The importance of the matrix is widely understood, yet methods to study the matrix are limited mainly to quantitative measurements of major structural components, particularly collagen, and relative levels of different matrix and matricellular proteins. This protocol highlights a rarely used technique that is useful for assessing qualitative differences in the cardiac matrix. This technique has been recently used to compare and contrast fundamental differences in heart matrices from different etiologies of heart disease (in human explants), to examine hearts from post-infarcted pigs treated with the glial growth factor (GGF) isoform of neuregulin-1β, relative to untreated animals 43, and to probe for differences in the matrices of cardiac tissues from mdx mice (a commonly used animal model of Duchenne Muscular Dystrophy) at different ages and compared to wild-type controls. This technique was first introduced by Drs. Caulfield and Borg in 1979 44, but few studies have since employed this powerful technique 45-47, re-introduced here with only slight modification. This methodology is a valuable research tool, because it provides qualitative information about extracellular matrix ultrastructure that might otherwise be overlooked when simply measuring matrix component content and/or level of fibrosis.

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Protocol

Ethics Statement: The protocols for animal handling were approved by the Vanderbilt Institutional Animal Care and Use Committee (IACUC, protocols number M/10/117 (swine) and M/10/219 (mice) and conducted according to AAALAC-International standards. Usage of banked human cardiac tissues was approved by the Vanderbilt University Medical Center IRB (protocol number 100887).

1. Sample Collection and Storage

  1. Make fresh 4% glutaraldehyde in 0.1 M phosphate buffer (PB) solution.
    CAUTION: Glutaraldehyde is toxic, wear gloves and work in a fume hood.
    1. Make a 0.2 M stock solution of PB, pH 7.4 using 21.8 g Na2HPO4 and 6.4 g NaH2PO4. Quantum satis (Q.s.) to 1,000 ml dH2O.
    2. Add 400 µl of 50% glutaraldehyde to 2.5 ml of PB stock solution and 2.1 ml dH2O.
  2. Immerse a chunk (no larger than 2 cm2) of tissue into the 4% glutaraldehyde solution. Note: Smaller pieces can also be used but should be of sufficient size (no smaller than 5 mm2) to be easily visualized by eye in order to facilitate later steps of the protocol.
  3. Incubate at room temperature for 1 hr, then store indefinitely at 4 °C.

2. Decellularization of Heart Tissue

  1. Make fresh 10% aqueous NaOH solution using 10 g NaOH pellets/100 ml dH2O.
    CAUTION: NaOH solutions are corrosive and can cause alkali-burns, wear gloves.
  2. Rinse tissue in dH2O.
  3. Incubate in 10% NaOH solution at room temperature for 6 - 10 days (until tissue changes from reddish-brown to off-white or white).
  4. Rinse in dH2O until tissue becomes transparent.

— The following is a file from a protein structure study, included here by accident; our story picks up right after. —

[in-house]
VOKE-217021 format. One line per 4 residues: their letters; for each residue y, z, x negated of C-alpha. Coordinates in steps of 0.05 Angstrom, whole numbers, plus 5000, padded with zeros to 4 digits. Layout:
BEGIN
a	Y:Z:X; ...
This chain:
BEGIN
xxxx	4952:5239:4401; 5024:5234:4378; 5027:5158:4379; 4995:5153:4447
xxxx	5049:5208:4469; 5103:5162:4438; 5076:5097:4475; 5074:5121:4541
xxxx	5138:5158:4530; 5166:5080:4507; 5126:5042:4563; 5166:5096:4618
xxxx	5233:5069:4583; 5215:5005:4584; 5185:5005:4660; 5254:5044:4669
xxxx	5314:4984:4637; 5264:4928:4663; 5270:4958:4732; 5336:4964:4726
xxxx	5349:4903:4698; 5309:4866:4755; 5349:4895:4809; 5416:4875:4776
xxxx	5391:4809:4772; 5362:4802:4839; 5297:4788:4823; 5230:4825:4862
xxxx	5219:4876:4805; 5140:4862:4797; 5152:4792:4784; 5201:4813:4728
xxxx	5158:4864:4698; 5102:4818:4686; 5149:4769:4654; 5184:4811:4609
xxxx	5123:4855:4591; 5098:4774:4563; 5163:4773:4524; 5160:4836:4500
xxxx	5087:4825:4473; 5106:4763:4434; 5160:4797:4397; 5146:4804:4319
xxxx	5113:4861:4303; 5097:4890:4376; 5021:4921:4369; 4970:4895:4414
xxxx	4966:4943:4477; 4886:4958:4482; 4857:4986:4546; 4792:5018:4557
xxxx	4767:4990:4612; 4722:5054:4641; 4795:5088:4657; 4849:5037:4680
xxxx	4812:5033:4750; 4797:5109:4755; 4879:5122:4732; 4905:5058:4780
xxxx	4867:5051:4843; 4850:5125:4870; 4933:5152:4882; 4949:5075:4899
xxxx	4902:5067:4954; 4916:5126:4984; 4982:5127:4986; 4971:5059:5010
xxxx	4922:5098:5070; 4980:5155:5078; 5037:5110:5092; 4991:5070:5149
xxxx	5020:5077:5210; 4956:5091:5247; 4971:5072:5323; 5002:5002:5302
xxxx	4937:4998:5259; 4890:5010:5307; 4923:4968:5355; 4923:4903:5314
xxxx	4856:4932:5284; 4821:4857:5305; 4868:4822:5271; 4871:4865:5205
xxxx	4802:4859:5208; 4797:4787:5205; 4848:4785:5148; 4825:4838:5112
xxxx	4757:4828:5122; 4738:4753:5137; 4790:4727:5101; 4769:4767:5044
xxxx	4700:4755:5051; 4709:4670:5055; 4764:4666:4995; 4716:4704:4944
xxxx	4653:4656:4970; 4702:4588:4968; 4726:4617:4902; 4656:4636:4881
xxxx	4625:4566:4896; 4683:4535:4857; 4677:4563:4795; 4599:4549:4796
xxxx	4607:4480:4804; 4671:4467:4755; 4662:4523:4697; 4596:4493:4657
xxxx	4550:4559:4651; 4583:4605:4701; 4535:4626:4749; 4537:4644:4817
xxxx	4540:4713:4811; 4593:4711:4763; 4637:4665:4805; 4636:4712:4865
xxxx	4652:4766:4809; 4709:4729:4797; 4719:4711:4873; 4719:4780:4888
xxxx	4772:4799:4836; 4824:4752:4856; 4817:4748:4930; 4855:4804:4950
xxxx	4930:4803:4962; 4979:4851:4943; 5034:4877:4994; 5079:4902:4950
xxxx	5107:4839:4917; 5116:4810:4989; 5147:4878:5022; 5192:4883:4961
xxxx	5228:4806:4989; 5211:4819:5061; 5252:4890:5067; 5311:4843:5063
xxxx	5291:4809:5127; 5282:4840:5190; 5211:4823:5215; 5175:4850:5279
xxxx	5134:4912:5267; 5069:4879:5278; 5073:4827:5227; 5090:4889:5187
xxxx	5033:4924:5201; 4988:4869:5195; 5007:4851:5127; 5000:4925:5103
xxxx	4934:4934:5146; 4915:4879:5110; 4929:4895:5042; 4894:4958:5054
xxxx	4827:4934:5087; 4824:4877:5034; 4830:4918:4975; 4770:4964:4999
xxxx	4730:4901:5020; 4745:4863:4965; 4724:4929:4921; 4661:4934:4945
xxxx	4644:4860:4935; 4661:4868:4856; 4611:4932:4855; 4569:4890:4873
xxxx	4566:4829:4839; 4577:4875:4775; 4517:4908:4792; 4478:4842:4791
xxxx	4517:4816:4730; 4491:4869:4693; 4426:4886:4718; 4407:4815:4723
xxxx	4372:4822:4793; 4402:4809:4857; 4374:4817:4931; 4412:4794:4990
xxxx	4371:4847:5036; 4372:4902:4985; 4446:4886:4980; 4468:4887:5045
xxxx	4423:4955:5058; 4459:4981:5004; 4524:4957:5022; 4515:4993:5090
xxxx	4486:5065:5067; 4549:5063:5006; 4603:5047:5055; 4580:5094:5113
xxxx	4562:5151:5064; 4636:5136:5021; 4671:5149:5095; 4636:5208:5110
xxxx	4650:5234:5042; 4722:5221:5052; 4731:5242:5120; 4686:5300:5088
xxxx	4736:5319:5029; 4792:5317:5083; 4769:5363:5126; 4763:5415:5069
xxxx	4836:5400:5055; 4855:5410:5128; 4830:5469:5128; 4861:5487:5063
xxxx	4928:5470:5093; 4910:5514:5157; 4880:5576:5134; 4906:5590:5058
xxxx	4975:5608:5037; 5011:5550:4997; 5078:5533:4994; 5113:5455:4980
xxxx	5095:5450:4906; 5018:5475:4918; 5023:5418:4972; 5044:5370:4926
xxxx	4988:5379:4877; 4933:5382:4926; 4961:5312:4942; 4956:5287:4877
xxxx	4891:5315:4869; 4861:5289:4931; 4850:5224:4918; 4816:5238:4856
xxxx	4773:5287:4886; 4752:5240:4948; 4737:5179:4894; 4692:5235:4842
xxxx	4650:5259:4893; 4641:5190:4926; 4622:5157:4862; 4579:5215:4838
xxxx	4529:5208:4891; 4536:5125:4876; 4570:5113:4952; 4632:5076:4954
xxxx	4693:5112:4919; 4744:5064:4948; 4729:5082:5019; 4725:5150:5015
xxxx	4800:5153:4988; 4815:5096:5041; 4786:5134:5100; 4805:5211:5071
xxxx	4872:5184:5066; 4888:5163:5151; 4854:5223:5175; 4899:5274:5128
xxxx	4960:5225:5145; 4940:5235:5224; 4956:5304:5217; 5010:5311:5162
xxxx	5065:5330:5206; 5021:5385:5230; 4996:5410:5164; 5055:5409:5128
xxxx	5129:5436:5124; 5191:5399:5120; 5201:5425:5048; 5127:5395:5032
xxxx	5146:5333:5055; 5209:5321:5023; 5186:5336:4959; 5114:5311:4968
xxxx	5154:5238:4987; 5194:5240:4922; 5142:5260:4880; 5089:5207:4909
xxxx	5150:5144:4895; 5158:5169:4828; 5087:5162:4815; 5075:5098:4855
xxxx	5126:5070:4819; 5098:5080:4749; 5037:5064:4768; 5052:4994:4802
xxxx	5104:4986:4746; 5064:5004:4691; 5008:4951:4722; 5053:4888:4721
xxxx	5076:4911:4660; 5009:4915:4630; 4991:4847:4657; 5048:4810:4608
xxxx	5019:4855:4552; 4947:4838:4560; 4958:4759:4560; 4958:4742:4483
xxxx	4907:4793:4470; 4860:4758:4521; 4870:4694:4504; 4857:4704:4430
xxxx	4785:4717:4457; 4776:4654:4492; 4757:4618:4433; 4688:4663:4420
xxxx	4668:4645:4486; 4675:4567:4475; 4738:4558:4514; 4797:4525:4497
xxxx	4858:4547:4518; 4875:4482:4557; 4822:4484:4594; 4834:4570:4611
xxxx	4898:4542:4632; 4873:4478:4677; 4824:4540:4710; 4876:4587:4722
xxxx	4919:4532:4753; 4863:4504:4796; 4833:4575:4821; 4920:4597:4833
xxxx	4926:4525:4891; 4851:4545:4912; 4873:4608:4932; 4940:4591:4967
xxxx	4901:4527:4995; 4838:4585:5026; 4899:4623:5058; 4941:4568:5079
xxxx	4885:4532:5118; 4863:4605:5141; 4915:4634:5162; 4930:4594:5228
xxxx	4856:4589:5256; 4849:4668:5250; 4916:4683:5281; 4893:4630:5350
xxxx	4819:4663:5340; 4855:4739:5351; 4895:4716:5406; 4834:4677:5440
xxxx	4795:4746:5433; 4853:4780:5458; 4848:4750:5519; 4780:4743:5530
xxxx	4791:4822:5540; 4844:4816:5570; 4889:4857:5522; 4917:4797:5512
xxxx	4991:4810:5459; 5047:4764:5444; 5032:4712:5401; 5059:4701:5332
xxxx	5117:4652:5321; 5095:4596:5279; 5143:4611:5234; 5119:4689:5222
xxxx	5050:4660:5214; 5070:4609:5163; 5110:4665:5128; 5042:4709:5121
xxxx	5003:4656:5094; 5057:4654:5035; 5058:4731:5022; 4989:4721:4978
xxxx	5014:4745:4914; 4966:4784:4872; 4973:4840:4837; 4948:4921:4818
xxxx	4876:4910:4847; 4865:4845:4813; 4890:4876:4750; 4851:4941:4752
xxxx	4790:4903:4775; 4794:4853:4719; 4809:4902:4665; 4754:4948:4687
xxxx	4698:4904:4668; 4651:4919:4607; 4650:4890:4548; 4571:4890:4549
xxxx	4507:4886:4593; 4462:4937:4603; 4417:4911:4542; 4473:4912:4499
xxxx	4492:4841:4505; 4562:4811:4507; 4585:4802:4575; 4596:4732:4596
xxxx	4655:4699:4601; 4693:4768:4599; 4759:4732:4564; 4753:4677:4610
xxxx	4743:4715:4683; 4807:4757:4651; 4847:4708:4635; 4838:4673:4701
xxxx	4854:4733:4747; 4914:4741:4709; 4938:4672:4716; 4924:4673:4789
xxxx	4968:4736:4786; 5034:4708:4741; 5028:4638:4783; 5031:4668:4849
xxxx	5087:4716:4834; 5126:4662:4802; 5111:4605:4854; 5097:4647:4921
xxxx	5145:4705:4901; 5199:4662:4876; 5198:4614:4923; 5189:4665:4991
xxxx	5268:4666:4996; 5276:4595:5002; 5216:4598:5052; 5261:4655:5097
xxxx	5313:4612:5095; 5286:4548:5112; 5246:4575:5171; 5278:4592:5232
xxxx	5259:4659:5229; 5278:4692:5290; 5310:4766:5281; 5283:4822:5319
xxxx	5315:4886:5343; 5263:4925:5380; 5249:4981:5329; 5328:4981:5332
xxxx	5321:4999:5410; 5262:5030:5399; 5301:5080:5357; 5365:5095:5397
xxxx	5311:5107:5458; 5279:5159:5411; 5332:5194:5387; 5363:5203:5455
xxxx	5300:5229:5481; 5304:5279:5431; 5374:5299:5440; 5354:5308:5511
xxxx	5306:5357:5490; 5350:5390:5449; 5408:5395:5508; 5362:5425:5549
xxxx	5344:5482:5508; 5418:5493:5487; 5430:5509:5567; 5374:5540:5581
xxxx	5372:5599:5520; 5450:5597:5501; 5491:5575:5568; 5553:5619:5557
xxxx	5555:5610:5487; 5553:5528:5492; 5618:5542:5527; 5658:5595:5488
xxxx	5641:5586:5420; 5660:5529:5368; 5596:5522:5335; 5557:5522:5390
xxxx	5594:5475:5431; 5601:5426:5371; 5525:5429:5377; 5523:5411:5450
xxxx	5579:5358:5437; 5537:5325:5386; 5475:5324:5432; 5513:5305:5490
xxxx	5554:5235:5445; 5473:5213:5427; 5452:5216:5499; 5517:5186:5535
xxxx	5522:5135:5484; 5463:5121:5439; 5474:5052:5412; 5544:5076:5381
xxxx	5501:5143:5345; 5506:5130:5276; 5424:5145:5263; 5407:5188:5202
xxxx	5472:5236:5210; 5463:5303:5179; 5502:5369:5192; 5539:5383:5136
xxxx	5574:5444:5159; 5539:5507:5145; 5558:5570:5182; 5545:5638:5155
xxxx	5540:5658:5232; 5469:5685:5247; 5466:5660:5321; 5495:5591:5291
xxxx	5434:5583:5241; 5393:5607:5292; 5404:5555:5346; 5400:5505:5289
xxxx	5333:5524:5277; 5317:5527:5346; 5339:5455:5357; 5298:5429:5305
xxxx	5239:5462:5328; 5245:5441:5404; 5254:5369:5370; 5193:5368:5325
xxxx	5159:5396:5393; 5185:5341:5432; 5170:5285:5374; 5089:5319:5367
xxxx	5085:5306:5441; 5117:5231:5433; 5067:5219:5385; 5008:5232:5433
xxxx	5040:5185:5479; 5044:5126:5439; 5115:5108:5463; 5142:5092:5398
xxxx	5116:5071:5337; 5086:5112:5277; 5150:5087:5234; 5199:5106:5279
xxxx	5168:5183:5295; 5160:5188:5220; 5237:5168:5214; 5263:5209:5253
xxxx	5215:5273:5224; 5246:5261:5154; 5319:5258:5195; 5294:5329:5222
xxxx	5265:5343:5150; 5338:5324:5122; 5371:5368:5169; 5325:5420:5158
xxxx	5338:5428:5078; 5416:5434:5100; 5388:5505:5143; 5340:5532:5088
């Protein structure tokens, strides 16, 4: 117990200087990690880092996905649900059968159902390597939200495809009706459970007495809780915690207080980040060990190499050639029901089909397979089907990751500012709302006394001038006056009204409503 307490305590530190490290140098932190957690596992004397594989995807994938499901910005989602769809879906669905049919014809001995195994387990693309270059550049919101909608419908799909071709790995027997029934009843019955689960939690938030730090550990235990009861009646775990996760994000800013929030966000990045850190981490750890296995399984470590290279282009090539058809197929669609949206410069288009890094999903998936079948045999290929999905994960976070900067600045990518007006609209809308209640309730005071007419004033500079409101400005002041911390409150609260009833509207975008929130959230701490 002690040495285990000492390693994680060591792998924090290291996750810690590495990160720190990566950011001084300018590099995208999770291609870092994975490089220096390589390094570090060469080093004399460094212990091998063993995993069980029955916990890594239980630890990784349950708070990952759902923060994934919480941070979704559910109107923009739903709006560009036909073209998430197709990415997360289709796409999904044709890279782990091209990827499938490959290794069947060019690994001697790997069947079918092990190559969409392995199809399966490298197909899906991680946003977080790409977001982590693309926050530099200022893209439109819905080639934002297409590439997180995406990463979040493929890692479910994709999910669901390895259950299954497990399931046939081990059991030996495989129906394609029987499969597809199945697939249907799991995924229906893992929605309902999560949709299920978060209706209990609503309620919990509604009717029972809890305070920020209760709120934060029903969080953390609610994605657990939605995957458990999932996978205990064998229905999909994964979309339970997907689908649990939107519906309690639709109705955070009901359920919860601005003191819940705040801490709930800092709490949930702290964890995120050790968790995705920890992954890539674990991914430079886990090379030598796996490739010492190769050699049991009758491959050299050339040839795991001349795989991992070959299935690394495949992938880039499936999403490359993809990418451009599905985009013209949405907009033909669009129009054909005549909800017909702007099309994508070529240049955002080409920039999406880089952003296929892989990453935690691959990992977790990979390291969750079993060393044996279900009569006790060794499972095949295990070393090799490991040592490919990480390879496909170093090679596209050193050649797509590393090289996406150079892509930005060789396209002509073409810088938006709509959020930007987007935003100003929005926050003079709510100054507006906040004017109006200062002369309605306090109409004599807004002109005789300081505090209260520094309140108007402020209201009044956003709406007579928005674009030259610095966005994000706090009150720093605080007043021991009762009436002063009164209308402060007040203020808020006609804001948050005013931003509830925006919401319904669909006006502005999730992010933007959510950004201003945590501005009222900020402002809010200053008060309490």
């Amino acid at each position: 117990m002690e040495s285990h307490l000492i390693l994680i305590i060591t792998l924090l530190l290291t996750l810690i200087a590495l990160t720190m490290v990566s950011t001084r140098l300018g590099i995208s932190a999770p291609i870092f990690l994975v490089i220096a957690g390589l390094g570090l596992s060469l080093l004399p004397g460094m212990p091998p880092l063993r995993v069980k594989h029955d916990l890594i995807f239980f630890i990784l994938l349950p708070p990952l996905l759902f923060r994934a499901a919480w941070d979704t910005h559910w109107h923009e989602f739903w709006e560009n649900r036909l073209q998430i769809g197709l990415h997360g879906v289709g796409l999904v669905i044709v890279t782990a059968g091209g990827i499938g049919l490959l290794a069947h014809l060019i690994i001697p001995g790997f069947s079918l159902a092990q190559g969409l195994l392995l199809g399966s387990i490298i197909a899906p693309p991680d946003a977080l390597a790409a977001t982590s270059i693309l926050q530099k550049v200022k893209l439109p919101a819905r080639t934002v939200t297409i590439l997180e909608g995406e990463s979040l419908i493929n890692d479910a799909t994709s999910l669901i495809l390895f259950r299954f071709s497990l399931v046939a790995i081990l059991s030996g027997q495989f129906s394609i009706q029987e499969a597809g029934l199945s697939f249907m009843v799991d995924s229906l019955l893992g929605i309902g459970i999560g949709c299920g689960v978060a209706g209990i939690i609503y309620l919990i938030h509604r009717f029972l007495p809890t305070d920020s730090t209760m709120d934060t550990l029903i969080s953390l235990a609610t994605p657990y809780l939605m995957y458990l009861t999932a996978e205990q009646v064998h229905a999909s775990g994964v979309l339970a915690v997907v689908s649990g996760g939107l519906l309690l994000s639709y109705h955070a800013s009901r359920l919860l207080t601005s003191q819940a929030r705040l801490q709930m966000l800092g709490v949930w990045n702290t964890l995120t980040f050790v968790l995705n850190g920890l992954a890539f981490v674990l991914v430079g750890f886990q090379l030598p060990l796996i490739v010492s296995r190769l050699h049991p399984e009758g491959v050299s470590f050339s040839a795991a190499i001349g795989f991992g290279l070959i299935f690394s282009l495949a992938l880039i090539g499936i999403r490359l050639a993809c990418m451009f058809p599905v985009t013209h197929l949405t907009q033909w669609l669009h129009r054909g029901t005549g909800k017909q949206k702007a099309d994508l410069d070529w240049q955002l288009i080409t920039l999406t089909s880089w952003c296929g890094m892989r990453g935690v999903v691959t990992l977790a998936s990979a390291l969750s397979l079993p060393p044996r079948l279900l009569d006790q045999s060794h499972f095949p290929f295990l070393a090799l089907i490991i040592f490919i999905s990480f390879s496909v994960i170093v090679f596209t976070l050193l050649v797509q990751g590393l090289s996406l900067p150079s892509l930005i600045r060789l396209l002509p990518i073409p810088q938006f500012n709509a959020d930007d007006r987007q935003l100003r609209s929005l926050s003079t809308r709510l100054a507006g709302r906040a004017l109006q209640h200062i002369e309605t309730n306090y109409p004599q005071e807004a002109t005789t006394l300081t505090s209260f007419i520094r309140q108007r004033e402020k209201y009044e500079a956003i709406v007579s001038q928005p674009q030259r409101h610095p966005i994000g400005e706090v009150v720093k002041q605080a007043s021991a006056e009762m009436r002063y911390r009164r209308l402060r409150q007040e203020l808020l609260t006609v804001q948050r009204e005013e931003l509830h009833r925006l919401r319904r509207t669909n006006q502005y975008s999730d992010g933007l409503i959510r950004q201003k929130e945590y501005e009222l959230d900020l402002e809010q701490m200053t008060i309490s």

5. Immerse tissue in 1% tannic acid for 4 hr at room temperature. Use 1 ml 5% stock solution per 4 ml dH2O.
    CAUTION: Tannic acid is a strong irritant, wear gloves.
  6. Rinse in dH2O overnight.

3. Osmication and Dehydration of Heart Tissue (in Fume Hood for Safety)

  1. Make a 0.2 M stock solution of sodium cacodylate buffer using 21.4 g sodium cacodylate, 10.0 g calcium chloride and 450 ml dH2O. Mix, then add hydrochloric acid as needed to adjust pH to 7.4. Q.s. to 500 ml with dH2O.
    CAUTION: Sodium cacodylate and hydrochloric acid are toxic, wear gloves and work in a fume hood.
  2. Make 2% aqueous stock solution of osmium tetroxide in fume hood for safety by dissolving 1 g osmium tetroxide crystal in 50 ml dH2O.
    CAUTION: Osmium tetroxide is a severe inhalation hazard; vapor fixation of mucus membranes or eyeballs is possible, hence handle only in the fume hood with gloves. A splash guard is recommended.
  3. Rinse tissue in 0.1 M sodium cacodylate buffer (mix stock solution 1:1 with dH2O) for 5 min on rotator (or gentle agitation).
  4. Repeat previous step twice, for a total of three buffer rinses.
  5. Immerse tissue in 1% osmium tetroxide in 0.1 M sodium cacodylate buffer (mix stock sodium cacodylate and stock osmium tetroxide 1:1) on rotator for 1 hr.
  6. Rinse tissue in 0.1 M sodium cacodylate buffer 3 times for 5 min each on rotator.
  7. Rinse tissue using increasing concentrations of ethanol (30%, 50%, 75%, 85%, 95%, and finally 100%) for 15 min each on rotator.

4. Cross Section Surface Preparation for SEM

  1. Transfer tissue in 100% ethanol to a shallow Petri dish also containing 100% ethanol.
  2. Hold two very sharp razor blades such that the flats of the sides are in contact with one another and the cutting edges cross to form two sides of an equilateral triangle above the specimen. To accomplish this, use the left hand to place one blade on the far right side of the sample and cut leftward. At the same time, use the right hand to place the second blade on the far left of the sample and slice rightward. Thus, the blades will be slid against each other from opposite directions to make a single smooth cut.
  3. Slide the flat blade sides against each other to make a very clean cut of the specimen with minimal distortion or tearing force, preferably exposing as large a surface area as possible without damaging the specimen.
  4. Repeat for each specimen to expose the cleanest possible cross section surfaces for examination in the SEM.